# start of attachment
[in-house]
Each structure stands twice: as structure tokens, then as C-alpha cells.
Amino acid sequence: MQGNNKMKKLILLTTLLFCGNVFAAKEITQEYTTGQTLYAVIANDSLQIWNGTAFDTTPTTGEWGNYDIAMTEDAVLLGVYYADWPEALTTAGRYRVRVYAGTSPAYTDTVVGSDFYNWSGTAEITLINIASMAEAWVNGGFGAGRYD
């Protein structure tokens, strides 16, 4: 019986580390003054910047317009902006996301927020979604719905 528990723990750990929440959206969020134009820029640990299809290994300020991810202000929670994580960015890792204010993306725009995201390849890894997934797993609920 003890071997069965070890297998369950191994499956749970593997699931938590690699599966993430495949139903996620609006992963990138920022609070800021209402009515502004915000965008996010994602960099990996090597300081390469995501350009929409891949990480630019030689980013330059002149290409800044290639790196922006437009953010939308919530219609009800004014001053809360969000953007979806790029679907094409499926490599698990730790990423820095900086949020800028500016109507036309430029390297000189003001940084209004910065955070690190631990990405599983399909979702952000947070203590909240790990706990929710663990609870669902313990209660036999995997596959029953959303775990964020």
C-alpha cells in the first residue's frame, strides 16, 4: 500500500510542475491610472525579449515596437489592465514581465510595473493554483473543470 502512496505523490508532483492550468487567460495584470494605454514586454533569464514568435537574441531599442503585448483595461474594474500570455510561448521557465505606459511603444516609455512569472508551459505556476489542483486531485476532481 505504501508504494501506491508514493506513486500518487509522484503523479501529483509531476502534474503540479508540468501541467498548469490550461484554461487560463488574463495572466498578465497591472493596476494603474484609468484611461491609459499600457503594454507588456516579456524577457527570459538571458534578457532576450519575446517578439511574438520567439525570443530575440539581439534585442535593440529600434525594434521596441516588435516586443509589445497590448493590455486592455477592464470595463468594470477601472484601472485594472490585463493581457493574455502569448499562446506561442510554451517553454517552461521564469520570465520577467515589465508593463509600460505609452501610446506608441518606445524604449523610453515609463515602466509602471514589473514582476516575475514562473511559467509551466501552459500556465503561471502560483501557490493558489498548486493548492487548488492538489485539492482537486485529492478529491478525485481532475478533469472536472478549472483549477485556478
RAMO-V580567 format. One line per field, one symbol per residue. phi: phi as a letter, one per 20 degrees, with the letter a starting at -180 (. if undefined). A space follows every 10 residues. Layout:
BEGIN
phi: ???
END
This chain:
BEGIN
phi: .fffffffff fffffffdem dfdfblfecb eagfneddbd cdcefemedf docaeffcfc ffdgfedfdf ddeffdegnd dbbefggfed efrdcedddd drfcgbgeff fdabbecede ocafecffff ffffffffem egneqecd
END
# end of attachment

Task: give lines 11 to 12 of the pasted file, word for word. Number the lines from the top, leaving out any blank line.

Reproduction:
BEGIN
phi: .fffffffff fffffffdem dfdfblfecb eagfneddbd cdcefemedf docaeffcfc ffdgfedfdf ddeffdegnd dbbefggfed efrdcedddd drfcgbgeff fdabbecede ocafecffff ffffffffem egneqecd